Physical therapy education programs are required to assess student readiness for clinical experiences, particularly in the areas of safety. 1 The use of simulation to prepare health care practitioners for clinical practice has become very common. Physical therapy is no exception and simulated experiences have proved to be very valuable, especially in the area of acute care.2 The skills that are crucial for physical therapist practice in acute care have been identified.3 Simulation is critical for providing physical therapy students a venue for practicing these skills especially in light of the shrinking number of full time acute care rotations available for students. Simulation has also been used to assess some healthcare students for readiness for clinical practice, as well as remediation. 4
There is a paucity of literature on remediation of physical therapy students who are not successful in a clinical rotation, and less on assessing readiness to return to the clinic after remediation. The purpose of this pilot study was to assess whether a simulated scenario could be used after a remedial program to assess a student’s readiness to safely return to a full time clinical experience in an acute care setting.
The subject of this pilot study was a physical therapy student who failed a full time clinical experience in an acute care hospital setting. A remedial program was established for the student based on review of her final evaluation. The remedial plan was designed to include both written assignments and integrated clinical visits which focused on the noted areas of deficiency. The student’s performance on integrated visits included safety, professional behaviors, communications, and clinical reasoning. The written assignments were graded on the basis of accuracy, thoroughness and a demonstrated understanding.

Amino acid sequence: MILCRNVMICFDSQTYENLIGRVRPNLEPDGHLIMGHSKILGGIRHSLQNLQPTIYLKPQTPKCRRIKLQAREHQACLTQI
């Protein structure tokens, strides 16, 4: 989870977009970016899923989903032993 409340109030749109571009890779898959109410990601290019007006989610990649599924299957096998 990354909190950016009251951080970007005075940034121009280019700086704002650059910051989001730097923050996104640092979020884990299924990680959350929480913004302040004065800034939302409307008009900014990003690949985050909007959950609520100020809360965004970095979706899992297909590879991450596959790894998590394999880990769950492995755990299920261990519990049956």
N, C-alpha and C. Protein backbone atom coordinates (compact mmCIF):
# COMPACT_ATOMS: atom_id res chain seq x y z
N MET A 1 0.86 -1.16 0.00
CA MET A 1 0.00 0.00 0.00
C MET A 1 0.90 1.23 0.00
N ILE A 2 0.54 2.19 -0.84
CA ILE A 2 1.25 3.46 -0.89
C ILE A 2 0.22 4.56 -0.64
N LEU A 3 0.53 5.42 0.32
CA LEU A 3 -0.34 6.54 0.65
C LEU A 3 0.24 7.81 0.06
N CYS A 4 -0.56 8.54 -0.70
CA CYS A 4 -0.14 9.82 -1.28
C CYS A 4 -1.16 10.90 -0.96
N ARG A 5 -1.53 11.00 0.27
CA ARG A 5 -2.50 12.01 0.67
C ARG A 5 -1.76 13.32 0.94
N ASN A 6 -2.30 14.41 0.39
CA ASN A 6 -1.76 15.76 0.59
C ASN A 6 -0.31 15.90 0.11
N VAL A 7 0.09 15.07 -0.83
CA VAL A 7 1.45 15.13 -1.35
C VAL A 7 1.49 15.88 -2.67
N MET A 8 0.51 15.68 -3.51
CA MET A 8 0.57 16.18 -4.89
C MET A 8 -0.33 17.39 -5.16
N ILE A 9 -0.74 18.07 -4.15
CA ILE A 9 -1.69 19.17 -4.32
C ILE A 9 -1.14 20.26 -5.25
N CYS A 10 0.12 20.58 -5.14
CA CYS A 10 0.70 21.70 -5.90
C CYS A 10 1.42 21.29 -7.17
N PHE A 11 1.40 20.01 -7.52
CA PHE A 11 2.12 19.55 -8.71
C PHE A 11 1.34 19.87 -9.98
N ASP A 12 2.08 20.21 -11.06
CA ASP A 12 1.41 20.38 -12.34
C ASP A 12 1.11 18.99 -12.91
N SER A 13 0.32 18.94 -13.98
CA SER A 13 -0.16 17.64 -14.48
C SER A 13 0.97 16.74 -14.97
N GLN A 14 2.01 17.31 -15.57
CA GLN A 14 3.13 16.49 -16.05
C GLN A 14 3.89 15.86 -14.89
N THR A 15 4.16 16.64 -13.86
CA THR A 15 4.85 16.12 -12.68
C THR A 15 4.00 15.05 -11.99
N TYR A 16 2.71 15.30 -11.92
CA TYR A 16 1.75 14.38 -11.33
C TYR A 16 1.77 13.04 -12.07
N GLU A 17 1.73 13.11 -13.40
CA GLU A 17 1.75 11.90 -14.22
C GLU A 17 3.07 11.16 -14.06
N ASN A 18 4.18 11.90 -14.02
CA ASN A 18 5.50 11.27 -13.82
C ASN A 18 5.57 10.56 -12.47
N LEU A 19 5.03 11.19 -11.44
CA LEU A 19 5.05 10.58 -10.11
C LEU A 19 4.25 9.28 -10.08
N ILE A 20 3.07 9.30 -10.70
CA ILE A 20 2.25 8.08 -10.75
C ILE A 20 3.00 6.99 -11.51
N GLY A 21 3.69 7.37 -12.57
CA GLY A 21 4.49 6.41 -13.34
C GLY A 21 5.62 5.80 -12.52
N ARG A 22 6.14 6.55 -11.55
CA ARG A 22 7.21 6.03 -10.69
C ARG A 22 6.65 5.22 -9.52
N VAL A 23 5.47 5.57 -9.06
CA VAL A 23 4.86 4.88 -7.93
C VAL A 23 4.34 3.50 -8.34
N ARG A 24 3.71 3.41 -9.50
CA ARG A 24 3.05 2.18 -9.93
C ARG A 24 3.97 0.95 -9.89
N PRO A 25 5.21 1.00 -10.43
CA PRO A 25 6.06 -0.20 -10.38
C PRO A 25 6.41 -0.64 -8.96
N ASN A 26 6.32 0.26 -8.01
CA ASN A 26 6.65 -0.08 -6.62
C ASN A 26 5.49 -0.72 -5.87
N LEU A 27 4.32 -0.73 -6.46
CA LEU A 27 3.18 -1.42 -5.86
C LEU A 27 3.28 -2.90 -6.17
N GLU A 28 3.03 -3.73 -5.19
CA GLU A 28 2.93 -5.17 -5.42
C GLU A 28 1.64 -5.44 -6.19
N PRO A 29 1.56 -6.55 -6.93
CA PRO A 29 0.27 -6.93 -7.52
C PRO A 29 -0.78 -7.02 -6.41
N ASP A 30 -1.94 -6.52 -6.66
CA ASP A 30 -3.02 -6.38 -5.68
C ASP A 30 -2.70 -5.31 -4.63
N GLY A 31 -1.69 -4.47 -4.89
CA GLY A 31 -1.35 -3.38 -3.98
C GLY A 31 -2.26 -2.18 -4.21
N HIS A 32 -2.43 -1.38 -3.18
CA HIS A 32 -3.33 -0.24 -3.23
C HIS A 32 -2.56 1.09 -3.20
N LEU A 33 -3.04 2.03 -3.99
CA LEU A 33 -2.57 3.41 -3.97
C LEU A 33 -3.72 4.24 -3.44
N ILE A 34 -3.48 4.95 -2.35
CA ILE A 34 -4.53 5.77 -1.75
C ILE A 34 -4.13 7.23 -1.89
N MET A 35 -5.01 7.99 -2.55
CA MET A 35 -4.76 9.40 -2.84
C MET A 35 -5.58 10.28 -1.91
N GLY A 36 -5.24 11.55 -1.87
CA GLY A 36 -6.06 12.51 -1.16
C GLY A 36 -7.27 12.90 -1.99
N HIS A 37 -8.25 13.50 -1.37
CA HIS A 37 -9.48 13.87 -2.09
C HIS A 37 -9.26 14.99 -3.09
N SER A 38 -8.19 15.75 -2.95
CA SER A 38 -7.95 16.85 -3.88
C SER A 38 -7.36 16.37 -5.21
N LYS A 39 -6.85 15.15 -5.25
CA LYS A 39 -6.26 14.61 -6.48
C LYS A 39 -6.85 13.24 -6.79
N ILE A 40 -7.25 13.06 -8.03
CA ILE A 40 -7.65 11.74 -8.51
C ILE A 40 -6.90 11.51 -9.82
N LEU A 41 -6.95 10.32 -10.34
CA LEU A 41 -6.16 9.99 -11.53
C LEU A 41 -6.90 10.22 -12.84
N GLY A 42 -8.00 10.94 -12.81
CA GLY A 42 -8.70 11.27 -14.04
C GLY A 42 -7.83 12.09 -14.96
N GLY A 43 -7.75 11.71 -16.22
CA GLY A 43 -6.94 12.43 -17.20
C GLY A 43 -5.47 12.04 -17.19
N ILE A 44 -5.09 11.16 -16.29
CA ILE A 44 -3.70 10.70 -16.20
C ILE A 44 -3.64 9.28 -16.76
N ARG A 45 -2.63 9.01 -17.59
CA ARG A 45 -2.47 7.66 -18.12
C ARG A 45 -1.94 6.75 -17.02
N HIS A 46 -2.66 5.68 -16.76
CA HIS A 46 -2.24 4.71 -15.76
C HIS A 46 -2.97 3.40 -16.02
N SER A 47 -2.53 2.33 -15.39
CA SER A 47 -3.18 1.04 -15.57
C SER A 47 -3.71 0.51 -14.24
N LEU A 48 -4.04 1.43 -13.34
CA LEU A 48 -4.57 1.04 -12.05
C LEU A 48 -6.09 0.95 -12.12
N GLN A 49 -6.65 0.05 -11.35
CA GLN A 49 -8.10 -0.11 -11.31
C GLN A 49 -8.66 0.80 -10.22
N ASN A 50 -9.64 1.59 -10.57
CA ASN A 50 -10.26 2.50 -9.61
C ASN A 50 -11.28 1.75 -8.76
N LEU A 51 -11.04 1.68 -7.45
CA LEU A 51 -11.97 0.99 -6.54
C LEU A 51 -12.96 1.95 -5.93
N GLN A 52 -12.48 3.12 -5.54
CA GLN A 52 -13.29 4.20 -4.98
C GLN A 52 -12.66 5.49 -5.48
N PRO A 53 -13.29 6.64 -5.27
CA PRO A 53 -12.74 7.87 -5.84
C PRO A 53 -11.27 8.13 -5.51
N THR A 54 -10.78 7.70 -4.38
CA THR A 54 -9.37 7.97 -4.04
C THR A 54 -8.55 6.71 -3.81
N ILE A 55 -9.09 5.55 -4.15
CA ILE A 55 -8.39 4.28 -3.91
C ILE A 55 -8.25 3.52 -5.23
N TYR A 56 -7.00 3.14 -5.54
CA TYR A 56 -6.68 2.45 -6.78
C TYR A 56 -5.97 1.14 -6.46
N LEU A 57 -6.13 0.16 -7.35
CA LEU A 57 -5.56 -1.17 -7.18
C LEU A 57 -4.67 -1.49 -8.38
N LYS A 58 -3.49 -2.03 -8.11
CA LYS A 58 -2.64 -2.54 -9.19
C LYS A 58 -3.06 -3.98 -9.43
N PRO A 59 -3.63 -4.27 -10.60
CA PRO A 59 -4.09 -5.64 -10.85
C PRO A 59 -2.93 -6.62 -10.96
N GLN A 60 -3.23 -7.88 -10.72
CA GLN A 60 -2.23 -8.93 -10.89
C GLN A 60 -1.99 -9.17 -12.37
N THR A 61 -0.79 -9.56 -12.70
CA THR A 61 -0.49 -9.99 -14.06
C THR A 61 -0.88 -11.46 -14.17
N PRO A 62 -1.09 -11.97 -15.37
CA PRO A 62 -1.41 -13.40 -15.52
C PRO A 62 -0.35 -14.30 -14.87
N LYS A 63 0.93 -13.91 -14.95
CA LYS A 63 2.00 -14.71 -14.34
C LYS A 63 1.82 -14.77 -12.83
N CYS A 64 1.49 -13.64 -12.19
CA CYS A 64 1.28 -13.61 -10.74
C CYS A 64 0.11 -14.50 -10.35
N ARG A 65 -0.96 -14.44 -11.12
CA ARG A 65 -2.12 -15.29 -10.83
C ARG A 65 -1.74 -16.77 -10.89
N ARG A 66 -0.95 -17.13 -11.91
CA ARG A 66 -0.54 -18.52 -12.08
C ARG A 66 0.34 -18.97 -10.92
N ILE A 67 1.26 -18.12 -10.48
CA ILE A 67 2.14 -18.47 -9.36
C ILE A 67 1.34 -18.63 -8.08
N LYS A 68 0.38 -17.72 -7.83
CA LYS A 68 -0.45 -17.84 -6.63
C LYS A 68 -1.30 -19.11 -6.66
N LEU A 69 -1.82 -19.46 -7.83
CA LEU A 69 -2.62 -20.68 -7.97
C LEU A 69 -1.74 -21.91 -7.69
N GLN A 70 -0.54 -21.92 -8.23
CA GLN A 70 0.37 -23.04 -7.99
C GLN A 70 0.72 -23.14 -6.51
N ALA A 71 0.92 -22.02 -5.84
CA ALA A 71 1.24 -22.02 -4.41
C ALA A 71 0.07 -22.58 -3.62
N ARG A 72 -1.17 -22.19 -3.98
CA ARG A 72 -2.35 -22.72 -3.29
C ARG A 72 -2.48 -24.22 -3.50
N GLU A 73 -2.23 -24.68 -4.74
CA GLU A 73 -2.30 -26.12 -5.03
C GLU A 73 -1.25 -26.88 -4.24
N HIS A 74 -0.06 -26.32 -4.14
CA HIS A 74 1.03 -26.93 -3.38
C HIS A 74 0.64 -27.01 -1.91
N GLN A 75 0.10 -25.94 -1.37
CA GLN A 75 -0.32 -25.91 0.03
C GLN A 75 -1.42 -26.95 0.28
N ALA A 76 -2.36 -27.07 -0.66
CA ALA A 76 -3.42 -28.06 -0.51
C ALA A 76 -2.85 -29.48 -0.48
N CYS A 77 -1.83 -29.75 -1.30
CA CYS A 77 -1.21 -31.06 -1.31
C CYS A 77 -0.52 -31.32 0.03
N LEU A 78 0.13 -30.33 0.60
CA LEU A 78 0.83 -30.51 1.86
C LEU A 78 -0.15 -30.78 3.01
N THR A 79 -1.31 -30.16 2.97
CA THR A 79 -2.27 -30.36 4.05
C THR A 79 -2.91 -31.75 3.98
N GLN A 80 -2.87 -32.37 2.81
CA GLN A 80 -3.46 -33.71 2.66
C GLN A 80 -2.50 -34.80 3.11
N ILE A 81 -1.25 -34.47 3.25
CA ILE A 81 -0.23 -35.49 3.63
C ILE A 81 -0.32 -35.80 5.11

After the remedial work was successfully completed, a simulation case scenario was developed to address the areas of clinical performance in which the student struggled. The simulation suite was set up appropriately and 2 faculty members from nursing, who were not previously acquainted with the student were enlisted to assist. One nurse assumed the role of the simulated patient’s nurse, and one nurse took on the role of the patient. The student was then left to carry out her evaluation and interventions. The student’s performance was videotaped and scored by three physical therapy faculty members.
The outcome measure used was the average of scores earned from each faculty member who graded the simulation, with several items such as safety being pass or fail. The student earned passing scores from all evaluators, and was allowed to begin another full time acute care clinical experience, which was successfully completed.
Conclusions/Relevance to the conference theme: Shaping the Future of Physical Therapy Education
In this pilot study, simulation was found to be useful in assessing a student’s readiness to return to an acute care clinical after a failed clinical experience, and can be a useful tool in the assessment of student readiness.
Commission on Accreditation in Physical Therapy Education. Evaluative Criteria for Accreditation of Education Programs for the Preparation of Physical Therapists. Adopted October 26, 2004 and effective January 1, 2006; revised 5/07, 10/07, 4/09, 10/09, 4/10, 5/11, 11/11, 11/12, 11/13; 8/14.
Silberman NJ, Panzarella KJ, Melzer BA. Using human simulation to prepare physical therapy students for acute care clinical practice. Journal of Allied Health. 2013;42:25-32.
Sujoy B, Crist MH, Cue JB, et al. Nationwide acute care physical therapist practice analysis identifies knowledge, skills, and behaviors that reflect acute care practice. Physical Therapy. 2010;90:1453-1467.
Ragan RE, Virtue DW, Chi SJ. An assessment program using standardized clients to determine student readiness for clinical practice. American Journal of Pharmaceutical Education. 2013;77:14.